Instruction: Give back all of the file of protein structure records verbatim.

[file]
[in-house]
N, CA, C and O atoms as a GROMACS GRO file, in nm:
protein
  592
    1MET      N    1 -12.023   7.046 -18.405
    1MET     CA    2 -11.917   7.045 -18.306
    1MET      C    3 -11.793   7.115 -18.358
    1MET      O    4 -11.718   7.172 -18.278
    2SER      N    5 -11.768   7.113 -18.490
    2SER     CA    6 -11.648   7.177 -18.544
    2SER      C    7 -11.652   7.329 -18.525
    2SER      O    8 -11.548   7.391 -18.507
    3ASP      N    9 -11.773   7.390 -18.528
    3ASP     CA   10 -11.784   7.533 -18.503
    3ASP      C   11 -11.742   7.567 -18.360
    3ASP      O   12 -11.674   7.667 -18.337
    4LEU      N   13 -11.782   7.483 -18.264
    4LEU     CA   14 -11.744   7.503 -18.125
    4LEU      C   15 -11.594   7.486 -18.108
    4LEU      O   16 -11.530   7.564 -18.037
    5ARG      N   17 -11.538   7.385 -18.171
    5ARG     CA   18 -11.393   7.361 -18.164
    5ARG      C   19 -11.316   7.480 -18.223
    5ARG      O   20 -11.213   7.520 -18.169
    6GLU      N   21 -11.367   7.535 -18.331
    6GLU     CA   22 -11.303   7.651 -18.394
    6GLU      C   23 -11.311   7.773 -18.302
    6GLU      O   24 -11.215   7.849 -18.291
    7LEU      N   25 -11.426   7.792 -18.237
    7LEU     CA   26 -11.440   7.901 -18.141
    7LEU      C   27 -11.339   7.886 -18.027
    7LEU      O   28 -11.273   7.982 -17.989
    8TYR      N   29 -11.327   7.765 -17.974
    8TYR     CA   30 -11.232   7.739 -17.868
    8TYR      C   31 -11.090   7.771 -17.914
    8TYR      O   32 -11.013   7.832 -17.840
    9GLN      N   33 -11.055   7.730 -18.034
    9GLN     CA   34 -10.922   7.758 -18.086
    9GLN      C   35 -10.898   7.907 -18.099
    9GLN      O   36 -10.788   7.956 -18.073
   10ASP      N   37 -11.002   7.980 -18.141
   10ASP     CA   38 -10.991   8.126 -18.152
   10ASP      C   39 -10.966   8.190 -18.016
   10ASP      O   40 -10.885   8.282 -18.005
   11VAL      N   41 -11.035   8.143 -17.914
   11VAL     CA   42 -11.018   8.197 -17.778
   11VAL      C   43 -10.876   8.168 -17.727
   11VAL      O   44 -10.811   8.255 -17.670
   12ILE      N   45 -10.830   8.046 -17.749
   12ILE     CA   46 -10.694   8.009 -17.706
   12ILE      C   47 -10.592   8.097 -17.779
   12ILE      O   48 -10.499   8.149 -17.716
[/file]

[in-house]
N, CA, C and O atoms as a GROMACS GRO file, in nm:
protein
  592
    1MET      N    1 -12.023   7.046 -18.405
    1MET     CA    2 -11.917   7.045 -18.306
    1MET      C    3 -11.793   7.115 -18.358
    1MET      O    4 -11.718   7.172 -18.278
    2SER      N    5 -11.768   7.113 -18.490
    2SER     CA    6 -11.648   7.177 -18.544
    2SER      C    7 -11.652   7.329 -18.525
    2SER      O    8 -11.548   7.391 -18.507
    3ASP      N    9 -11.773   7.390 -18.528
    3ASP     CA   10 -11.784   7.533 -18.503
    3ASP      C   11 -11.742   7.567 -18.360
    3ASP      O   12 -11.674   7.667 -18.337
    4LEU      N   13 -11.782   7.483 -18.264
    4LEU     CA   14 -11.744   7.503 -18.125
    4LEU      C   15 -11.594   7.486 -18.108
    4LEU      O   16 -11.530   7.564 -18.037
    5ARG      N   17 -11.538   7.385 -18.171
    5ARG     CA   18 -11.393   7.361 -18.164
    5ARG      C   19 -11.316   7.480 -18.223
    5ARG      O   20 -11.213   7.520 -18.169
    6GLU      N   21 -11.367   7.535 -18.331
    6GLU     CA   22 -11.303   7.651 -18.394
    6GLU      C   23 -11.311   7.773 -18.302
    6GLU      O   24 -11.215   7.849 -18.291
    7LEU      N   25 -11.426   7.792 -18.237
    7LEU     CA   26 -11.440   7.901 -18.141
    7LEU      C   27 -11.339   7.886 -18.027
    7LEU      O   28 -11.273   7.982 -17.989
    8TYR      N   29 -11.327   7.765 -17.974
    8TYR     CA   30 -11.232   7.739 -17.868
    8TYR      C   31 -11.090   7.771 -17.914
    8TYR      O   32 -11.013   7.832 -17.840
    9GLN      N   33 -11.055   7.730 -18.034
    9GLN     CA   34 -10.922   7.758 -18.086
    9GLN      C   35 -10.898   7.907 -18.099
    9GLN      O   36 -10.788   7.956 -18.073
   10ASP      N   37 -11.002   7.980 -18.141
   10ASP     CA   38 -10.991   8.126 -18.152
   10ASP      C   39 -10.966   8.190 -18.016
   10ASP      O   40 -10.885   8.282 -18.005
   11VAL      N   41 -11.035   8.143 -17.914
   11VAL     CA   42 -11.018   8.197 -17.778
   11VAL      C   43 -10.876   8.168 -17.727
   11VAL      O   44 -10.811   8.255 -17.670
   12ILE      N   45 -10.830   8.046 -17.749
   12ILE     CA   46 -10.694   8.009 -17.706
   12ILE      C   47 -10.592   8.097 -17.779
   12ILE      O   48 -10.499   8.149 -17.716